Outdoor recreating during the Coronavirus pandemic is safer than most activities. In the early days of the COVID-19 pandemic, it was unclear how the virus was spreading. Now, however, it is clear that the virus is transmitted most easily by aerosols and droplets. Those small projections come from when we breathe, talk, cough, and even sing.
While catching COVID-19 outdoors is fairly unlikely, we know that stagnant air indoors is the most likely place you will be infected. Aerosolized particles of virus can hang in the air for several hours new studies show. This means wearing a mask in enclosed spaces is still vital. Outdoors, however, masks are not needed in most scenarios.
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Urban vs Rural Recreation
Recreating in more populated areas can still have complications. In New York City there has been a heated debate whether people should wear masks while running or biking. Data would suggest that it is probably not necessary to wear a mask. However, medical professionals recognize that if masks are not worn social distancing guidelines should be adhered to.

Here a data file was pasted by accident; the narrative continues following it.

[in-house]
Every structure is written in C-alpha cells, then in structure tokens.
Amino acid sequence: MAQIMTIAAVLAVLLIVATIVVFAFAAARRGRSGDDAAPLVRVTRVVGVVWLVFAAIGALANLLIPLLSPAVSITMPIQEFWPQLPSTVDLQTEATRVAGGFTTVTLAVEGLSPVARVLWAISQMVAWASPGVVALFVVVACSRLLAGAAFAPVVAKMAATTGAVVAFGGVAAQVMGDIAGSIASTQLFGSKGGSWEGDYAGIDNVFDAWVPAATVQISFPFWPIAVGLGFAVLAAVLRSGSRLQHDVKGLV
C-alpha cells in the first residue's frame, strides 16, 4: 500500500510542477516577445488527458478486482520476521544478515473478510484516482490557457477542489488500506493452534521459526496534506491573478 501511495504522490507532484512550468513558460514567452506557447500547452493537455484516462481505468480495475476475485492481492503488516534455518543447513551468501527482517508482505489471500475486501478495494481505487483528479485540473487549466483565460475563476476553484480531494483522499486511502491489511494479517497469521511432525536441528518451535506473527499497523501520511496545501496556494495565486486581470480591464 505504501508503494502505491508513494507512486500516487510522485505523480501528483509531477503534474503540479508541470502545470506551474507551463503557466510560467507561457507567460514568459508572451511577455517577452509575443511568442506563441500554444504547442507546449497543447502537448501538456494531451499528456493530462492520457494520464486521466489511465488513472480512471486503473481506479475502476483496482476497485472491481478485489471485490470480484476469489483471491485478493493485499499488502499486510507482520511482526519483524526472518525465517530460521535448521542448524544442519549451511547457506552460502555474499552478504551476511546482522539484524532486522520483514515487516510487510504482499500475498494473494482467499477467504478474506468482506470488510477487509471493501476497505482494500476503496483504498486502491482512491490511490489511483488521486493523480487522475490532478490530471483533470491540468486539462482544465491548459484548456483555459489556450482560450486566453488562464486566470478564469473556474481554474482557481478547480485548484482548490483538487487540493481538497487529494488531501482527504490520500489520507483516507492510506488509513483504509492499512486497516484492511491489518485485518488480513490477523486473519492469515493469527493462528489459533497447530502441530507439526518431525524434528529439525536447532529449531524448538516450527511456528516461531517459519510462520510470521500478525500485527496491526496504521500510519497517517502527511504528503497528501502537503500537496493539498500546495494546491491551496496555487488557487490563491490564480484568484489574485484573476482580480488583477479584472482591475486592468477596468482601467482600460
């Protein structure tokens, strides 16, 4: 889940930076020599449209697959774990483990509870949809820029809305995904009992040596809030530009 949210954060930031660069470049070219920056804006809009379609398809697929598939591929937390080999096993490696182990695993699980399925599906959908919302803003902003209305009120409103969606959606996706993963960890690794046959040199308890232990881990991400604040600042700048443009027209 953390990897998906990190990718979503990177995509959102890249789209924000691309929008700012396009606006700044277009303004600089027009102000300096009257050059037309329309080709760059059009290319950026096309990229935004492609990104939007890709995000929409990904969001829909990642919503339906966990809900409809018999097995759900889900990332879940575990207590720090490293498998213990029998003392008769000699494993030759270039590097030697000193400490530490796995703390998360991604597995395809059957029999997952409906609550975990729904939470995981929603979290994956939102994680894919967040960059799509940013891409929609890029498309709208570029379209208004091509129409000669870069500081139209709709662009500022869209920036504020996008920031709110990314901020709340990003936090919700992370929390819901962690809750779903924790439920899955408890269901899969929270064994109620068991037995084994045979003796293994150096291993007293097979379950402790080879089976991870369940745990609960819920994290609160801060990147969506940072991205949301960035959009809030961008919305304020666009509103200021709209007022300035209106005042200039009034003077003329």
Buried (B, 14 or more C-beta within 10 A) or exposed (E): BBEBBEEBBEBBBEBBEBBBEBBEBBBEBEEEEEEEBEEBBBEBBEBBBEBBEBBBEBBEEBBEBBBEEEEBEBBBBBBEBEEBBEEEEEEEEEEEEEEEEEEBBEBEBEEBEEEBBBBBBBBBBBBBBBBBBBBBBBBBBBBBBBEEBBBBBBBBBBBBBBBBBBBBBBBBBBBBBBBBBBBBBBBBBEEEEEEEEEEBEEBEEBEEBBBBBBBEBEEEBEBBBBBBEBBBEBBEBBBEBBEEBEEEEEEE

As national parks and forests reopen along with state parks, many are experiencing large crowds. These crowds could be a source of disease transmission, although it seems unlikely as any moving air dissipates the virus. In less crowded areas transmission of COVID-19 is highly unlikely.
Overall, it is most important to continue following social distancing guidelines even when recreating outdoors. While open spaces are better, it is much safer to wear a mask if you are in a crowded area to avoid any possible transmission of COVID-19.
One final note on recreating during a pandemic:
Take smaller risks than you normally would. If you end up needing search and rescue crews you are putting other people in harm’s way (even more so now). You also risk taking up a bed in a hospital that could be used to treat a COVID-19 patient.